My woods are still brown. Dark puddles stretch beneath bare branches. The poison ivy that will be so thick and glossy later in the year has not yet appeared. The ground is covered with wet dead leaves and last year's dried stalks.
What I notice most are the brilliant mosses, shining from stumps and logs. I stop to look at them up close because they aren't all the same. Some are shaped like little ferns, others like Christmas trees. Some are thick and spongy; others cling tightly to logs. Even the green varies, from a rich dark green to a light true green.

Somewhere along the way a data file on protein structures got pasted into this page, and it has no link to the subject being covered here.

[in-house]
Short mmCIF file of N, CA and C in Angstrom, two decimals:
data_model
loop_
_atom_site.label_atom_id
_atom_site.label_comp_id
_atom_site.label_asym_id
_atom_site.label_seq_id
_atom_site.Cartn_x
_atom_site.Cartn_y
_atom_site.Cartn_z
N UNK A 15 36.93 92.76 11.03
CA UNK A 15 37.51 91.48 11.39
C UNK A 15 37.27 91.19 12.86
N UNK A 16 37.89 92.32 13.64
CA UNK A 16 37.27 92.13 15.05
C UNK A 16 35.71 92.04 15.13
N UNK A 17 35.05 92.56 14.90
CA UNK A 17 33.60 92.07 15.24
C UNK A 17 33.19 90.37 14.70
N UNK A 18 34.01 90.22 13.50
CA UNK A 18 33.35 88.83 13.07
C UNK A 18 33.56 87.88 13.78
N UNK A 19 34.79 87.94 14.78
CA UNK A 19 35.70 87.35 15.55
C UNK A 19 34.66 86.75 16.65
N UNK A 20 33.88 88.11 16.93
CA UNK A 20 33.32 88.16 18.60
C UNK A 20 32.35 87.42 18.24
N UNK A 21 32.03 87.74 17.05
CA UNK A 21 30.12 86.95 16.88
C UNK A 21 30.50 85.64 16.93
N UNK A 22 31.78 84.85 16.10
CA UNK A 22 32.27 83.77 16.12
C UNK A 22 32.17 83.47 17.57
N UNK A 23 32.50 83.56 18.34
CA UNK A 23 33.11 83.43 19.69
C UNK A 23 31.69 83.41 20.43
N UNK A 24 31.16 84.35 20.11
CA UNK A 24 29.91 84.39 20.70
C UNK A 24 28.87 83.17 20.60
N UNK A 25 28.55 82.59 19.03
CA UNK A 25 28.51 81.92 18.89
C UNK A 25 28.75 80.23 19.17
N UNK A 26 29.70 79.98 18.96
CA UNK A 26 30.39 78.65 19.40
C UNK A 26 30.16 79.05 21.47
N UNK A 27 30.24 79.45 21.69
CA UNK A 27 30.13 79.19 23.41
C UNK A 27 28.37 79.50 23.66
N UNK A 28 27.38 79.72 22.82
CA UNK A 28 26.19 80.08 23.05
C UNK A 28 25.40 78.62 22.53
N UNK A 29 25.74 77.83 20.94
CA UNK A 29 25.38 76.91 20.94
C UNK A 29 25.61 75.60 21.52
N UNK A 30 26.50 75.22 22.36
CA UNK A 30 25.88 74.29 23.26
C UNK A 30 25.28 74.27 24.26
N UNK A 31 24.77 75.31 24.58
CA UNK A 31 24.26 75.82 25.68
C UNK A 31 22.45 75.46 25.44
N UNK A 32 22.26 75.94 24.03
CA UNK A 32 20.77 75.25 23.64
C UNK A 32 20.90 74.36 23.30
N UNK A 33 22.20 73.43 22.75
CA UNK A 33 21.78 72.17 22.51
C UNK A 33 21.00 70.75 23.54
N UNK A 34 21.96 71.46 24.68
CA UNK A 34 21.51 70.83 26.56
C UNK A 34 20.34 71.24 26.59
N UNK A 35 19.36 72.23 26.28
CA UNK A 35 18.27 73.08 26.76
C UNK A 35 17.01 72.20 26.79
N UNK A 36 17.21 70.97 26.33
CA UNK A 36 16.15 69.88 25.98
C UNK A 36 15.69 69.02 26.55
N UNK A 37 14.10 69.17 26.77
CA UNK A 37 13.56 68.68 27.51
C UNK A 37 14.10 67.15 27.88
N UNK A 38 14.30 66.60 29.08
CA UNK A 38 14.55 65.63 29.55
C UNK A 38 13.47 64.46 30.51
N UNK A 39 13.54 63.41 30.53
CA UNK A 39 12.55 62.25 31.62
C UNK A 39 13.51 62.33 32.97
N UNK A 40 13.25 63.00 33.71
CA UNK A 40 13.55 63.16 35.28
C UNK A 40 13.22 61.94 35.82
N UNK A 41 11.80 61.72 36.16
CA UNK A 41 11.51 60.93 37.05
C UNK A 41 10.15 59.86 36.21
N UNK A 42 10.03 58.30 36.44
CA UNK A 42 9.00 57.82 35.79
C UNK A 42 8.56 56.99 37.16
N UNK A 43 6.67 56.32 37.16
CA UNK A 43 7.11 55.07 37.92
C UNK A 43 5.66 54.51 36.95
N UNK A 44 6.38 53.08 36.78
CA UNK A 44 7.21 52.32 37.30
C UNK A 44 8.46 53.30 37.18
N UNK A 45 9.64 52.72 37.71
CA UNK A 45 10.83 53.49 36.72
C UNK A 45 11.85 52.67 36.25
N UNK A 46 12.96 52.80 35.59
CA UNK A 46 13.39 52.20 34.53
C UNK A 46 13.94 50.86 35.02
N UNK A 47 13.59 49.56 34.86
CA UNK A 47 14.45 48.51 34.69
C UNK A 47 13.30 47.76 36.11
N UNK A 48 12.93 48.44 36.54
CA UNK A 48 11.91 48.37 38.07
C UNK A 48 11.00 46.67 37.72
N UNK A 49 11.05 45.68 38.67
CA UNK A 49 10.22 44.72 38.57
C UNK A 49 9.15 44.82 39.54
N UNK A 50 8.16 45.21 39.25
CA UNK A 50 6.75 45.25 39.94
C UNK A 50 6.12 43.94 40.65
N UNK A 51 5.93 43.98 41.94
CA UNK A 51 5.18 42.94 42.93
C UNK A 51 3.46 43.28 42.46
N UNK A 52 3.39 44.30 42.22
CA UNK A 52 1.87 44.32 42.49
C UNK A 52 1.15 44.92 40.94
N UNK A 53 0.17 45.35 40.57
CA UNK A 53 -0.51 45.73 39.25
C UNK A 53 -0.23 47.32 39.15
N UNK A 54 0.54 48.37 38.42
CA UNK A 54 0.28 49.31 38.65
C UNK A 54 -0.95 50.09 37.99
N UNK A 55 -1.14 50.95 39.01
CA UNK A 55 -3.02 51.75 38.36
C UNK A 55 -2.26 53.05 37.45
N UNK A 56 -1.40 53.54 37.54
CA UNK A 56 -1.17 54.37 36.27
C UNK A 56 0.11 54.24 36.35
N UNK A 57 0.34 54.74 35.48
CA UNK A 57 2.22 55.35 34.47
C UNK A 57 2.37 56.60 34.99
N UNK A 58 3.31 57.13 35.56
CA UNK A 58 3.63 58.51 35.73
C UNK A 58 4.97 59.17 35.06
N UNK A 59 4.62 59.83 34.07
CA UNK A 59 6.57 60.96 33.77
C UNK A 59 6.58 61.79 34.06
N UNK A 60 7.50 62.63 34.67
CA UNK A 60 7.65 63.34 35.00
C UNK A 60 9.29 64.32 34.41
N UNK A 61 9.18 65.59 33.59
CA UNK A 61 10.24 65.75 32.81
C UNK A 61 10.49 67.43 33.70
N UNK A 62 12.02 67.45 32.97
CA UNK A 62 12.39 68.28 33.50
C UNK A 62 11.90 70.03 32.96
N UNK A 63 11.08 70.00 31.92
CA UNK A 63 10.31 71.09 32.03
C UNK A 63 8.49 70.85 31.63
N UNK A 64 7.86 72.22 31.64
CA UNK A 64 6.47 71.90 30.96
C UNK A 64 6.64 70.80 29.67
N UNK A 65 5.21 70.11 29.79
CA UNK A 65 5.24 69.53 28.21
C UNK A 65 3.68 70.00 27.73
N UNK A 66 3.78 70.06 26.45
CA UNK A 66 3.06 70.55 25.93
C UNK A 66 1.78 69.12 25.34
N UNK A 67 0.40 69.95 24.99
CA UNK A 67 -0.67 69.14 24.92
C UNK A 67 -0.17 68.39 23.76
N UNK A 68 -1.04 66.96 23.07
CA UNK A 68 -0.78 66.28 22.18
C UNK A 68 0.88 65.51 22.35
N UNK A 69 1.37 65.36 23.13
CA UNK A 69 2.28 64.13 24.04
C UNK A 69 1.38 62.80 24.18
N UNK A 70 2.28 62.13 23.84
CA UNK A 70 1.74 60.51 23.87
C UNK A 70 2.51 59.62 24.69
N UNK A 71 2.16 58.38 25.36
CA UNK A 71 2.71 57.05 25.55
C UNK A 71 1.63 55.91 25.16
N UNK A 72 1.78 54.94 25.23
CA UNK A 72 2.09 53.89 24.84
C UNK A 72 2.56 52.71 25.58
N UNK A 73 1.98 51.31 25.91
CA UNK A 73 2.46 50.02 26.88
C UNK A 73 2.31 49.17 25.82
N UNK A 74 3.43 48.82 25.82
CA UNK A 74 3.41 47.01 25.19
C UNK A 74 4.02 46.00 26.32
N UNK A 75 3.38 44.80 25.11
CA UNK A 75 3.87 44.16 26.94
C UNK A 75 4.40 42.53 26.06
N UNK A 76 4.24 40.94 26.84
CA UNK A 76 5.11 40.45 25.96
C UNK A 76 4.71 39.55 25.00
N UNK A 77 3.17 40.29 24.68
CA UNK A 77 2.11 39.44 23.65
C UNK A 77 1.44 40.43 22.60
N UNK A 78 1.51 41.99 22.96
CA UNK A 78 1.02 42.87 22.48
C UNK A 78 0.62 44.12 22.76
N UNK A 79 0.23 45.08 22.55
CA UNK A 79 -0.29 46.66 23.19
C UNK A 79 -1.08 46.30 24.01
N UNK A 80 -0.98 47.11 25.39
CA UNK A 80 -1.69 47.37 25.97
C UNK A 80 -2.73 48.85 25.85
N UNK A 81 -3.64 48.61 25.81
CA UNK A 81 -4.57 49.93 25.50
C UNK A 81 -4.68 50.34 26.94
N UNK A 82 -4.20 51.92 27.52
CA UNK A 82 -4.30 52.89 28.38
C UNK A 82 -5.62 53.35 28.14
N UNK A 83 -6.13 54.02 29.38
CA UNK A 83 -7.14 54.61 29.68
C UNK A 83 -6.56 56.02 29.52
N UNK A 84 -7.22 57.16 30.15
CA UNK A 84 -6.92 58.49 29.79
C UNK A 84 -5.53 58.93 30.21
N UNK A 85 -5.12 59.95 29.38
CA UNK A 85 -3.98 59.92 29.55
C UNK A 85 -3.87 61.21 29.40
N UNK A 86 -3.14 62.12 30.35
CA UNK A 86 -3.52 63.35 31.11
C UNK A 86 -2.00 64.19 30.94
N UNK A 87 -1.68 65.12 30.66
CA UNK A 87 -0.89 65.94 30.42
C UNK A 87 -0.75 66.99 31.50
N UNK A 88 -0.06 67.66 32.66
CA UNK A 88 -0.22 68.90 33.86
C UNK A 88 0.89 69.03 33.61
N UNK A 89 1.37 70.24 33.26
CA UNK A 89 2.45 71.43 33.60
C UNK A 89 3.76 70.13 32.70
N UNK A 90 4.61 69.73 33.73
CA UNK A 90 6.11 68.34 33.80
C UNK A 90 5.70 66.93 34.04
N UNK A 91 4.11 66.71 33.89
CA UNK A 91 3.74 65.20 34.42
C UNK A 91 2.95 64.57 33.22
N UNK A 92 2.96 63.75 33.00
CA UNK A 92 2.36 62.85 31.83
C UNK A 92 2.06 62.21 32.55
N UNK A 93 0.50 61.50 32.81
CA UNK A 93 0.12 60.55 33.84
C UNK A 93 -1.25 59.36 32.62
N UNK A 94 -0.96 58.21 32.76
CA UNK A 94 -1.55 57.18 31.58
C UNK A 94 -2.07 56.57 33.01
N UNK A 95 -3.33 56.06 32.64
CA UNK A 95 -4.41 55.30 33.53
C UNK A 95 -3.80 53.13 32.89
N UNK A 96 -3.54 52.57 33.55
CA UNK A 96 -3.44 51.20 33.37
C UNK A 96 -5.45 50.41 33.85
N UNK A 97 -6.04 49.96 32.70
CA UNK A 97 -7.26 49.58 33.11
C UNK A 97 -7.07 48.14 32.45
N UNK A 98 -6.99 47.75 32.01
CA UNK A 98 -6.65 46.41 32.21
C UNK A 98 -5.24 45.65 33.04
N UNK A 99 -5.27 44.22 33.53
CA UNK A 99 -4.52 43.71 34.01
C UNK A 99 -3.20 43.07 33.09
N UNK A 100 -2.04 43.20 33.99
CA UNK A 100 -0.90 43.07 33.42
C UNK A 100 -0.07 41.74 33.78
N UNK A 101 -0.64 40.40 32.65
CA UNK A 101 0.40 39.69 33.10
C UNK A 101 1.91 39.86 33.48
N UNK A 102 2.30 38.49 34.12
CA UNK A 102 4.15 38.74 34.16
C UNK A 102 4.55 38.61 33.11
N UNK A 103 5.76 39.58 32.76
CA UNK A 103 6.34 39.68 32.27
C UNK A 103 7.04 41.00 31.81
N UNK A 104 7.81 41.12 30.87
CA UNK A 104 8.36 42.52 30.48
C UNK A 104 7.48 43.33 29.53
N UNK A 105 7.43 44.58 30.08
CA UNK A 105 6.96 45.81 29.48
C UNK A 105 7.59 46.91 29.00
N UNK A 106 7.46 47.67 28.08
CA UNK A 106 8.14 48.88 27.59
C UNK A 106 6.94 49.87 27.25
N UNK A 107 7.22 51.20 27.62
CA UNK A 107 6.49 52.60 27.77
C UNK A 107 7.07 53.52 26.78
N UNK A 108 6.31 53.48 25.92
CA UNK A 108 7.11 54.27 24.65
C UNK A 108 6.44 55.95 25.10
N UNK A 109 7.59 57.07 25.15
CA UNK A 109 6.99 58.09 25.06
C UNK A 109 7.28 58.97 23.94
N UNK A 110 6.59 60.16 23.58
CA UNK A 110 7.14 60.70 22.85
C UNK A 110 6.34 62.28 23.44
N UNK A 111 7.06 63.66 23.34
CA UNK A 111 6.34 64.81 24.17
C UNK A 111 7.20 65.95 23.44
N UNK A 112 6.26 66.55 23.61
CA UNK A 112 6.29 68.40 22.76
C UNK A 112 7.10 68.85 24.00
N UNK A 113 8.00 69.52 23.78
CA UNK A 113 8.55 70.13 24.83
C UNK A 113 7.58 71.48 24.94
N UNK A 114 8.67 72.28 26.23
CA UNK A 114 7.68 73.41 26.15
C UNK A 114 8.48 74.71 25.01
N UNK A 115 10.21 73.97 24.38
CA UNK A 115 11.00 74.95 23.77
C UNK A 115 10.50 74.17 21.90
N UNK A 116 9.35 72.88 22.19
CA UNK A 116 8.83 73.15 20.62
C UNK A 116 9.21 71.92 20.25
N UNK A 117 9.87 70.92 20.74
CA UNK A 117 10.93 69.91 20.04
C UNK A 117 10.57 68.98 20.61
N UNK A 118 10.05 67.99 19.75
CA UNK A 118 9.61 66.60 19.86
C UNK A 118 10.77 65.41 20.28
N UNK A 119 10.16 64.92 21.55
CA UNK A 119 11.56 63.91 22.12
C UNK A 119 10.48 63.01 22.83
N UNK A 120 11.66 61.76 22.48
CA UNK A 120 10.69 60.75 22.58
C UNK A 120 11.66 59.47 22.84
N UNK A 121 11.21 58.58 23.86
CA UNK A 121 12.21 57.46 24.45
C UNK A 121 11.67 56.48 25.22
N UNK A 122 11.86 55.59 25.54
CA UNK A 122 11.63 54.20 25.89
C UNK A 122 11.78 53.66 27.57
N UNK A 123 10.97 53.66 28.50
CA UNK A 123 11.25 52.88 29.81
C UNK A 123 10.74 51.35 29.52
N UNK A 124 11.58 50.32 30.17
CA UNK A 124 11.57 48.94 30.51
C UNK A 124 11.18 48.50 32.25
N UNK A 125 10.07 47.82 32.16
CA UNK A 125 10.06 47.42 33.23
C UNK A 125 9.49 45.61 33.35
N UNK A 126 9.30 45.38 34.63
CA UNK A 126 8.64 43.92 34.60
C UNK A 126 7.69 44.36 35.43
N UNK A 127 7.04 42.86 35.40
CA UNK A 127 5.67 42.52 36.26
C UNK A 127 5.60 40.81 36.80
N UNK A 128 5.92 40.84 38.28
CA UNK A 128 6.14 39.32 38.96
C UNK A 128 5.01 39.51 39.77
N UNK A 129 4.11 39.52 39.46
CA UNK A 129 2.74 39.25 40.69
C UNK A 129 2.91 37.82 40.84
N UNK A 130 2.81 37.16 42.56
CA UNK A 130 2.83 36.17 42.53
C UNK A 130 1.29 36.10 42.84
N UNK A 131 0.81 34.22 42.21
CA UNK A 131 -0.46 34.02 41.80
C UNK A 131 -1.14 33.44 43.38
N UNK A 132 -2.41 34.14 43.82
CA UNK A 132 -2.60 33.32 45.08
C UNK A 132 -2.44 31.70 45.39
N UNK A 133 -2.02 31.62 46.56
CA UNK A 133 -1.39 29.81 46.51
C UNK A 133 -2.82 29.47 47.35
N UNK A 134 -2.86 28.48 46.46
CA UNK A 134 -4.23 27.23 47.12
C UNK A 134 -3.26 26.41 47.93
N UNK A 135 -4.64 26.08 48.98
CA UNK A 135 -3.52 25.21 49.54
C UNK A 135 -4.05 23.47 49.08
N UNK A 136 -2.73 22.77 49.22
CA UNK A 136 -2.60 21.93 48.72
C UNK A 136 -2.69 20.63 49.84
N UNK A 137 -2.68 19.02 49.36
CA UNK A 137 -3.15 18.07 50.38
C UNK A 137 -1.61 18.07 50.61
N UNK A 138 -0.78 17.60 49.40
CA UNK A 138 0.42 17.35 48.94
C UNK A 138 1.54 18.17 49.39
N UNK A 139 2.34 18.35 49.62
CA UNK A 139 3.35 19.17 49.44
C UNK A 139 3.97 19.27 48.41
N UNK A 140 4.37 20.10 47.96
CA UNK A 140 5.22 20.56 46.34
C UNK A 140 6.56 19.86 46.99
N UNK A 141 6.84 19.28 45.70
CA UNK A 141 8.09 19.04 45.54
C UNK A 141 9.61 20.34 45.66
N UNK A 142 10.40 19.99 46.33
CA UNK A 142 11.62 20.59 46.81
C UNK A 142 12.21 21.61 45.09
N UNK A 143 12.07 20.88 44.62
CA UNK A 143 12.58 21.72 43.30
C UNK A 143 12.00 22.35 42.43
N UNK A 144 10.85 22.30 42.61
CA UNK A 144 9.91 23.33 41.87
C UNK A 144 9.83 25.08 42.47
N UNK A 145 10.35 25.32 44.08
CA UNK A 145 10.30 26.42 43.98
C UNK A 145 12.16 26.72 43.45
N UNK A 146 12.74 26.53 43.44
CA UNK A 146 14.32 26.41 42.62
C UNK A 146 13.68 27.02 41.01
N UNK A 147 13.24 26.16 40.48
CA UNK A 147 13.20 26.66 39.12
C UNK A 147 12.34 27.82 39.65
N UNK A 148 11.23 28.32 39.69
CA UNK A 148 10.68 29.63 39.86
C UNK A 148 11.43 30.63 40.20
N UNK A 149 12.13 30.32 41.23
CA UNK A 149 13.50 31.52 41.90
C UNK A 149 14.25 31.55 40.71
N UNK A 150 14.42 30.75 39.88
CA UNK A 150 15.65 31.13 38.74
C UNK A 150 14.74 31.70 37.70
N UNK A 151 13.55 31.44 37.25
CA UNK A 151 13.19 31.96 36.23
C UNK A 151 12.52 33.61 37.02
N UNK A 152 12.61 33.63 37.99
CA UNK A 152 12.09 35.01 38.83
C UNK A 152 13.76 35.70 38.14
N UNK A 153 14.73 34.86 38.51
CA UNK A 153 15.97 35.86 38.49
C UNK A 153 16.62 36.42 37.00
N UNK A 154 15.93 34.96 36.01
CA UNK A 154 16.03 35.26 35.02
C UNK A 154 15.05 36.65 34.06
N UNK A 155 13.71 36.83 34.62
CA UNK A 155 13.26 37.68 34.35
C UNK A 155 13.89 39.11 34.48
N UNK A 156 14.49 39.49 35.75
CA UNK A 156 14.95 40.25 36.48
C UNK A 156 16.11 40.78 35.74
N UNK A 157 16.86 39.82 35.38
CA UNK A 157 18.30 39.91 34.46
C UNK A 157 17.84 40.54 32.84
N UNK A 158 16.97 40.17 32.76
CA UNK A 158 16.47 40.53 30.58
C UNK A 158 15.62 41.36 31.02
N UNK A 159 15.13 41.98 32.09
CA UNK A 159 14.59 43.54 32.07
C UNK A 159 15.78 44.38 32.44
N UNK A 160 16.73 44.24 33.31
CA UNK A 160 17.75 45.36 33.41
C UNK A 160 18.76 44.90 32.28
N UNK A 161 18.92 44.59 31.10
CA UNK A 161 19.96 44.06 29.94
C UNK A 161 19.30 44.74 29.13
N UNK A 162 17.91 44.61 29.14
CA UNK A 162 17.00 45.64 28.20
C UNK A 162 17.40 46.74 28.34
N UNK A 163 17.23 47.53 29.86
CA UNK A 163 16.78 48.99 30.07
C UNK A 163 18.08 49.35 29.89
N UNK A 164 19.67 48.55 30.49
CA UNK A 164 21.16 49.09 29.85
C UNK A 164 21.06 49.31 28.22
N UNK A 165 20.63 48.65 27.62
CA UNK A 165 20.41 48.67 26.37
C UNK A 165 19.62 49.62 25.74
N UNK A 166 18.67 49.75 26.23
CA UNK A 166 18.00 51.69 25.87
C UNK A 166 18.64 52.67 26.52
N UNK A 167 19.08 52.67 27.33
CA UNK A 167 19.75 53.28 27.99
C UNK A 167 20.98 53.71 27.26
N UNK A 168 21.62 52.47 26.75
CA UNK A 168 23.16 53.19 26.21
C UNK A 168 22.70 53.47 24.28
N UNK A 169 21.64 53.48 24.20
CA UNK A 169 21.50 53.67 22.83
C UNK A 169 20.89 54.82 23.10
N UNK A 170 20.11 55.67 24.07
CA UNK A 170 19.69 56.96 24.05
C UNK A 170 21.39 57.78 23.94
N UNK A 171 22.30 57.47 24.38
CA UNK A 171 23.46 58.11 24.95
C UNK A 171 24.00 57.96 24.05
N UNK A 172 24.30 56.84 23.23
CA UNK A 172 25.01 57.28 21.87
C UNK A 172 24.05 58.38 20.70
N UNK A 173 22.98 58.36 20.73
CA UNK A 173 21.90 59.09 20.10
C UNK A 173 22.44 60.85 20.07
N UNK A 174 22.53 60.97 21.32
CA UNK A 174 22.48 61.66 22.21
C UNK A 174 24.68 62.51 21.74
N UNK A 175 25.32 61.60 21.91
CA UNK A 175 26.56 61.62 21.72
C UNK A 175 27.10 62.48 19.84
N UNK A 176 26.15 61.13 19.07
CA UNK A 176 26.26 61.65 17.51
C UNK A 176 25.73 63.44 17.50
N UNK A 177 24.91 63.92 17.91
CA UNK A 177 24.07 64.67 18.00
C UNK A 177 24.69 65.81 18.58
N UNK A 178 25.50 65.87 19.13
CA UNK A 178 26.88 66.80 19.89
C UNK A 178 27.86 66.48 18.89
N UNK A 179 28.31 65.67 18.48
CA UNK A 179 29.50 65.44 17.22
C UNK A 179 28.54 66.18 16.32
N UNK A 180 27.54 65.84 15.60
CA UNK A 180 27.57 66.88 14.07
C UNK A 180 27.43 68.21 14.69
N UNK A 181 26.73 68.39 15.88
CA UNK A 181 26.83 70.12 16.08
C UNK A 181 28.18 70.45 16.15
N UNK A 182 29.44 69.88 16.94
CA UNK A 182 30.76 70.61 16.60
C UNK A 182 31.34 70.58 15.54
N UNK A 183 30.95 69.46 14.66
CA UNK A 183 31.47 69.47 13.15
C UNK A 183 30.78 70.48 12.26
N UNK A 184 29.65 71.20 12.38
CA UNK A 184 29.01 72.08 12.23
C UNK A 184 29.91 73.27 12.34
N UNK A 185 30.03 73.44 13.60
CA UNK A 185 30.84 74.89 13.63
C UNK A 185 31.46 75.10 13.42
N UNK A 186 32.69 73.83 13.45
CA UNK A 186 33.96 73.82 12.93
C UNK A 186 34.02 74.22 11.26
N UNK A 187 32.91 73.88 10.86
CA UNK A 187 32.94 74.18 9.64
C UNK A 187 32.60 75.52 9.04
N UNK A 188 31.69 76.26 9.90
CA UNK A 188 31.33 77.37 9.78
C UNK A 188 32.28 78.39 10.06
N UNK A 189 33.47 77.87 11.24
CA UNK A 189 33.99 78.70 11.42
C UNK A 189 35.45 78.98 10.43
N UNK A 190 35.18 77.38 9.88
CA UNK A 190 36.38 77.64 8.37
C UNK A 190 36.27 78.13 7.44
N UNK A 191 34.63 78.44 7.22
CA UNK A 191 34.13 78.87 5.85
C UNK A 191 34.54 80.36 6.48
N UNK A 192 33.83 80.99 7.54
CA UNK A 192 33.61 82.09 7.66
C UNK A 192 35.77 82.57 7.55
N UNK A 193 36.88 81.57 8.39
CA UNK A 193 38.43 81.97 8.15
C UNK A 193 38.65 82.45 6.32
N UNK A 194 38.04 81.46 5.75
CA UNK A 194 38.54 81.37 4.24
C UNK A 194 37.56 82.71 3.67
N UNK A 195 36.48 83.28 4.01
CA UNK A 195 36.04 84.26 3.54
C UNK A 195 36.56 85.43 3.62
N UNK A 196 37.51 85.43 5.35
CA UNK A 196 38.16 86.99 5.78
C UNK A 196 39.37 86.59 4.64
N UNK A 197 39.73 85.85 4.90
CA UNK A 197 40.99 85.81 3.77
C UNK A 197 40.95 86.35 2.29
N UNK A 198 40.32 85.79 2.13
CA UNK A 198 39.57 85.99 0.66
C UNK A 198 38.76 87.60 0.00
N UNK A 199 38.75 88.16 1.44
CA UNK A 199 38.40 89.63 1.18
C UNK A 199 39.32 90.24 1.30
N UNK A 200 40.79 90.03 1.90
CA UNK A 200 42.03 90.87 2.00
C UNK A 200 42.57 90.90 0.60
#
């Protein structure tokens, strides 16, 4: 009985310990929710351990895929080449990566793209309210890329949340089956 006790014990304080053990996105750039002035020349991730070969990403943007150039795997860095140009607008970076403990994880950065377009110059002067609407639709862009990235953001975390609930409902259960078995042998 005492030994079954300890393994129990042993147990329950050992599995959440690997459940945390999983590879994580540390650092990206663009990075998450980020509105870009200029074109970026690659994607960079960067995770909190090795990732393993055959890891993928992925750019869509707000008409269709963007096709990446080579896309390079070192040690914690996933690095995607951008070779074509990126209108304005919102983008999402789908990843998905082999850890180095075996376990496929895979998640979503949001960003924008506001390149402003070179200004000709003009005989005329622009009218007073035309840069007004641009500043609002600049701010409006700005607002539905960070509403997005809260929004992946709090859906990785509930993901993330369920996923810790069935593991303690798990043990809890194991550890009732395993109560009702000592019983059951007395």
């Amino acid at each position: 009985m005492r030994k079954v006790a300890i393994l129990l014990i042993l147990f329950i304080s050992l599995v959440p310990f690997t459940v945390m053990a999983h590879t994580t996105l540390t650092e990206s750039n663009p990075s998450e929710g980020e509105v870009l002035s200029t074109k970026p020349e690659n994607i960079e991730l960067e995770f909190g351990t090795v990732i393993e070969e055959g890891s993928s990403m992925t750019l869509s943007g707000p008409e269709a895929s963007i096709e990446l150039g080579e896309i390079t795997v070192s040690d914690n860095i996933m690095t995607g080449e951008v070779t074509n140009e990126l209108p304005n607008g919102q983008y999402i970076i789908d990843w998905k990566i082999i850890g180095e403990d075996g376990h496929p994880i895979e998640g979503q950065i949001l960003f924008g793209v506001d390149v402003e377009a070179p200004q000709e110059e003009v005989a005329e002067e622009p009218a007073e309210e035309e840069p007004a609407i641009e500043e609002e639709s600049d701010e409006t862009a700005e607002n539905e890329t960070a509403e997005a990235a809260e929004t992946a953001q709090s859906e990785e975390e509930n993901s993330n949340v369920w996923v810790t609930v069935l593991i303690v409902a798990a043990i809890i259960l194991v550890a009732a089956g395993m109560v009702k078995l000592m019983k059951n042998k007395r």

When I kneel down on the wet ground, I can see sporophytes protruding from moss, the result of sexual reproduction. These first cells of the next generation wave toward the sky, ready to send spores off to spread more moss through the woods.